Also unclear is WHEN the real Jean was swapped out for the clone. This is intentional on the part of the show, and leaves some very big questions going forward. In the comics, we know exactly when actual Jean was removed from the board. (In fact, there were THREE Jean entities involved in the conclusion to “Inferno” in the comics: actual Jean, who was put into stasis in the bottom of the Hudson River by the Phoenix; the Phoenix, who took on Jean’s form from her debut as Phoenix up until her death at the end of the Dark Phoenix Saga; and Madelyne, introduced shortly after that arc, to give Scott a happily ever after.) For this show, the original cartoon had multiple instances where Scott and Jean were kidnapped by Sinister, and when he could have pulled the switch. Are Scott and and the real Jean not actually married? Can Jean forgive Scott for not realizing she was gone for, presumably, at least a year? It had to be long enough for Madelyne to get pregnant and gestate bring her child to term…

There’s also the question of how Wolverine plays into this. Wolverine is the person that gets actual Jean to snap out of her fugue state, in part by psychically sharing how much he cares for her. Jean seemed genuinely shocked by this revelation. Scott, Jean, and Logan have been a love triangle in the comics for decades, and typically Scott ends up the victor while Logan has unrequited feelings. In the currently concluding Krakoan era, it’s basically cannon that the three of them are in a throuple, possibly a foursome with Emma Frost involved. Given the very real issues that are likely to spin out of Scott and Jean’s dynamic after this, I wonder if we’ll see a more fully fleshed-out Logan and Jean arc on this show.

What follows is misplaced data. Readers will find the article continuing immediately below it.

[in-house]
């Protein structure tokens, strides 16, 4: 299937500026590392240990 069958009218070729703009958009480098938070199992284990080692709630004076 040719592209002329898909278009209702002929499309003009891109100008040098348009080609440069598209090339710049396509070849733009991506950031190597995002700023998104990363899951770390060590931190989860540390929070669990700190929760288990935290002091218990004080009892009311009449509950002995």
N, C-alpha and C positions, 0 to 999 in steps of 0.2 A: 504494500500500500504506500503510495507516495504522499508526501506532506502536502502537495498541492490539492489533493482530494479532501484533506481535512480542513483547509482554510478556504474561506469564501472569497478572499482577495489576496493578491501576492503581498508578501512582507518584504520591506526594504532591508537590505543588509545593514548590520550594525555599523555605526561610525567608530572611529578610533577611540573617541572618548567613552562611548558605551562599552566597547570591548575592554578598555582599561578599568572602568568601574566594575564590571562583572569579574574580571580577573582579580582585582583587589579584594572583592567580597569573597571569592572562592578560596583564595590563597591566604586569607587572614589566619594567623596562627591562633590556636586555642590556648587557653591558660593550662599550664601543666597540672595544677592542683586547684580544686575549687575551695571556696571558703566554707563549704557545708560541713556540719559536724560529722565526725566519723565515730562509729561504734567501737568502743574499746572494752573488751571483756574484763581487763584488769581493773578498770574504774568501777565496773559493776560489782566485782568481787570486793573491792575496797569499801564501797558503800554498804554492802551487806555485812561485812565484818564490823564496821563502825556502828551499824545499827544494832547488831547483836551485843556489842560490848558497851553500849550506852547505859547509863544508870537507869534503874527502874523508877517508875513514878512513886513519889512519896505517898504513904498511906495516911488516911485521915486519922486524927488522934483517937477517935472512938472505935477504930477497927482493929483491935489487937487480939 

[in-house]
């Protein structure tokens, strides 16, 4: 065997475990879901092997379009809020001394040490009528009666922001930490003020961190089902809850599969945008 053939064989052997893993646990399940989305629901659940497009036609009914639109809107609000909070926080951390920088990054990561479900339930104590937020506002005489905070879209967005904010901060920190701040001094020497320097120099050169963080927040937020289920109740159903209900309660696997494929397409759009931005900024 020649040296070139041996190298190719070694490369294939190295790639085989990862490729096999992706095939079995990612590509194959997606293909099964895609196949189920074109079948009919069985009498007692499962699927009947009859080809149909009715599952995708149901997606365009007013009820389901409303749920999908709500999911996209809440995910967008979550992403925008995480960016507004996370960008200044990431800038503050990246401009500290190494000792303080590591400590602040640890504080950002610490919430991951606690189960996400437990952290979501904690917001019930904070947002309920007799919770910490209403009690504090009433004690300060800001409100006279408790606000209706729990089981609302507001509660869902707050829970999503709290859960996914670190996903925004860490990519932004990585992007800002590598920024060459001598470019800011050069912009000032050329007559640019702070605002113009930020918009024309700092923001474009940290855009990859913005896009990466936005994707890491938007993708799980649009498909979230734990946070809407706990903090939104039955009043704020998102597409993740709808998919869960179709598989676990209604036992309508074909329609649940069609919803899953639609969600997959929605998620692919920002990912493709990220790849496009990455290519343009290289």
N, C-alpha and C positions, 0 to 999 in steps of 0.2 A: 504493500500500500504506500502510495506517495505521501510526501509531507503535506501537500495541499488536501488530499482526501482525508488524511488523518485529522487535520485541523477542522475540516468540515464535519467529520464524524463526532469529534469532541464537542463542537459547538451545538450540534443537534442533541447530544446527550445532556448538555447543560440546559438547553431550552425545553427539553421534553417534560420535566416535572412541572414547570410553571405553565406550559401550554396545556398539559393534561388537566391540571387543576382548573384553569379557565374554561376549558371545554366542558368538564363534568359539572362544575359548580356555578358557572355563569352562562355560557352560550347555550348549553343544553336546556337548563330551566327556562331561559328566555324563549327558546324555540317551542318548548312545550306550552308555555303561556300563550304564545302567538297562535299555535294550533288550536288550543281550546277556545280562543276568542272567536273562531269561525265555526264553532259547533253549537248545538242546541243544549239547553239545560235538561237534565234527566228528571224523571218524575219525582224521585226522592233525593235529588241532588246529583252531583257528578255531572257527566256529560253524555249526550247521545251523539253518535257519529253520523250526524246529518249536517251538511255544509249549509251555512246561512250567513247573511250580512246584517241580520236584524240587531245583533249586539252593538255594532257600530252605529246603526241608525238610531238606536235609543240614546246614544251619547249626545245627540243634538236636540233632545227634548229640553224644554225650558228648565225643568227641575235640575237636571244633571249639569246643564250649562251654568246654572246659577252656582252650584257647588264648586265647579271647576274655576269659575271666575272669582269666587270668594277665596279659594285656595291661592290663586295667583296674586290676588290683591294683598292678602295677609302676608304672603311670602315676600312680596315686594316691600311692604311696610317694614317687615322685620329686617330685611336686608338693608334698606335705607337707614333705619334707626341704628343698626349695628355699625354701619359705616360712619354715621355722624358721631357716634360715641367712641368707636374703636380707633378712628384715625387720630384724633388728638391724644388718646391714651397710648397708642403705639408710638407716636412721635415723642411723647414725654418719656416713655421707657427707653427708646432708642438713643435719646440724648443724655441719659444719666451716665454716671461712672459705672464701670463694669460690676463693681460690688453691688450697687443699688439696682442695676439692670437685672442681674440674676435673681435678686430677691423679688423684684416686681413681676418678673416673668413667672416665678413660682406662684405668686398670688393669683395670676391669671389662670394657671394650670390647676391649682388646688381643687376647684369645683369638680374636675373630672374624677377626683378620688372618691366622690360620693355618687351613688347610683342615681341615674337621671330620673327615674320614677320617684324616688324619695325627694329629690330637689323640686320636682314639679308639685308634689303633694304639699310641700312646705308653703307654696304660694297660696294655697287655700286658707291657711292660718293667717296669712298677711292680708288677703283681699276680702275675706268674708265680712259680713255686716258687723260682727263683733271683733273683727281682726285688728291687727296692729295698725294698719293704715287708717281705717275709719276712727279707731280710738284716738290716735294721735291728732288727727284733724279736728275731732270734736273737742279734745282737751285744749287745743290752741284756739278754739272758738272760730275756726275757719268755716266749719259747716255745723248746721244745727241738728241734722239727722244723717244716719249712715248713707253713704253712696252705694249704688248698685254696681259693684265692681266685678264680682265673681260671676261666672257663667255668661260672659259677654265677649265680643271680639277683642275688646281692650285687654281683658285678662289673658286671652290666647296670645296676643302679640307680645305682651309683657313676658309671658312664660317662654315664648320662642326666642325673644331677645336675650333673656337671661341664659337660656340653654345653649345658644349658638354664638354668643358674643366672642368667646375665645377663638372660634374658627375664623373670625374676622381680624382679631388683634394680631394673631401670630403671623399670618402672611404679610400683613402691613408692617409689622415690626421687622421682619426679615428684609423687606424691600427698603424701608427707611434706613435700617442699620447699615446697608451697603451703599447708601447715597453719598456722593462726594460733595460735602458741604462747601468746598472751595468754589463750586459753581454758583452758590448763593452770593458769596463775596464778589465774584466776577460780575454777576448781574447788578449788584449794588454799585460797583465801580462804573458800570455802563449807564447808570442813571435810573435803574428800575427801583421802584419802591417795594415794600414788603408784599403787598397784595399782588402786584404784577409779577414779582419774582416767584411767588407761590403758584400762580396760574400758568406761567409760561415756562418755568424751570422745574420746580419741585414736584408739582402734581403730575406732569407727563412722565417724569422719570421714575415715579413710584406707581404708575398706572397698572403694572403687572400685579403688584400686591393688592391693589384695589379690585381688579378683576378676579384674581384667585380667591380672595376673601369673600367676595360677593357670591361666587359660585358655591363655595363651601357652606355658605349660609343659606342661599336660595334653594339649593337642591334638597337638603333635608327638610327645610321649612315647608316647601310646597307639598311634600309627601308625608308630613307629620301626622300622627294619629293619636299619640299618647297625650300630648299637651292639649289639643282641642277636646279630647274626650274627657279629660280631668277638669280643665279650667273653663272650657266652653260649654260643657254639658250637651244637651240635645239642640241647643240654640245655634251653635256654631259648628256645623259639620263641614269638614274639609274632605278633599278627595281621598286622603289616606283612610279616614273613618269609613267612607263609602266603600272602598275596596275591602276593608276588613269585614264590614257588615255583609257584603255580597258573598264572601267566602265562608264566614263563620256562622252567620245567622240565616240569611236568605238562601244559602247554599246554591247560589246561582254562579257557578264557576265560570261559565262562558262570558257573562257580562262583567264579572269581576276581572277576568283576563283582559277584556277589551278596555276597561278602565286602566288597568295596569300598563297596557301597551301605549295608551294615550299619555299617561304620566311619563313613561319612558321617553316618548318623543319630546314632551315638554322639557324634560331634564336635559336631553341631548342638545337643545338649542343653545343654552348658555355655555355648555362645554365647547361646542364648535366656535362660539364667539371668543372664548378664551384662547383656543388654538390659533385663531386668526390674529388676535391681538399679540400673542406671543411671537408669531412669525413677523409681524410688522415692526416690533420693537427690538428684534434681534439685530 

Speaking of love triangles, during Goblin Queen’s wild assault on the X-Men — which again, could have been entirely psychic warfare — we got some mystically (?) summoned body-horror antagonists taunting Gambit over Rogue and Magneto’s budding relationship; Roberto’s mother taunting him (apparently Roberto is back at the mansion, after leaving at the end of Episode 1); Bishop being lectured by his future-sister Shard (we saw her in the original series); and Morph seemingly having erotic feelings about Wolverine, which lead to another assault on him by his former master, Sinister.

Sinister’s main plan — as in the comics — was to create a Jean clone so that she could produce a genetic heir featuring both Cyclops and Jean’s DNA. He believes their progeny will be unbelievably powerful, even moreso after Sinister exposes the child to the techno-organic virus, previously seen in the Phalanx Covenant episodes of the original series. Scott and Madelyne set aside their differences and save Nathan from Sinister’s vats, but it is too late: the child is infected with the virus, and will likely die before Beast can work out a cure.